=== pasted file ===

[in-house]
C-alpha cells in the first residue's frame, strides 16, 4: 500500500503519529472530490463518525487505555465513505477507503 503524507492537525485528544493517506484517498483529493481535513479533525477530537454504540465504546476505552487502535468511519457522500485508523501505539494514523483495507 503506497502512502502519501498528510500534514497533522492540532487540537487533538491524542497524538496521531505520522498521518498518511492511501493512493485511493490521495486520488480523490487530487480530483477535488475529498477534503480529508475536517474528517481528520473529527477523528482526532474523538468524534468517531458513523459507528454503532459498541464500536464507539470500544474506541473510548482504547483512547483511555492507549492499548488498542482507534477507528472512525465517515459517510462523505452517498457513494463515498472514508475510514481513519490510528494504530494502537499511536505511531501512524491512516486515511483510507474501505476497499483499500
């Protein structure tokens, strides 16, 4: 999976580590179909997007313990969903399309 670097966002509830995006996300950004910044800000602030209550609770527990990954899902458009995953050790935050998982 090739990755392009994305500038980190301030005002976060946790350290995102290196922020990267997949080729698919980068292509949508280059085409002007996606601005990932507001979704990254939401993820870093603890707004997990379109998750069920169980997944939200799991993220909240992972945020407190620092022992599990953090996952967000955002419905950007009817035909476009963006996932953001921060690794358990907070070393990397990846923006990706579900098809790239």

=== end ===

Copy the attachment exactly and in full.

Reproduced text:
[in-house]
C-alpha cells in the first residue's frame, strides 16, 4: 500500500503519529472530490463518525487505555465513505477507503 503524507492537525485528544493517506484517498483529493481535513479533525477530537454504540465504546476505552487502535468511519457522500485508523501505539494514523483495507 503506497502512502502519501498528510500534514497533522492540532487540537487533538491524542497524538496521531505520522498521518498518511492511501493512493485511493490521495486520488480523490487530487480530483477535488475529498477534503480529508475536517474528517481528520473529527477523528482526532474523538468524534468517531458513523459507528454503532459498541464500536464507539470500544474506541473510548482504547483512547483511555492507549492499548488498542482507534477507528472512525465517515459517510462523505452517498457513494463515498472514508475510514481513519490510528494504530494502537499511536505511531501512524491512516486515511483510507474501505476497499483499500
């Protein structure tokens, strides 16, 4: 999976580590179909997007313990969903399309 670097966002509830995006996300950004910044800000602030209550609770527990990954899902458009995953050790935050998982 090739990755392009994305500038980190301030005002976060946790350290995102290196922020990267997949080729698919980068292509949508280059085409002007996606601005990932507001979704990254939401993820870093603890707004997990379109998750069920169980997944939200799991993220909240992972945020407190620092022992599990953090996952967000955002419905950007009817035909476009963006996932953001921060690794358990907070070393990397990846923006990706579900098809790239």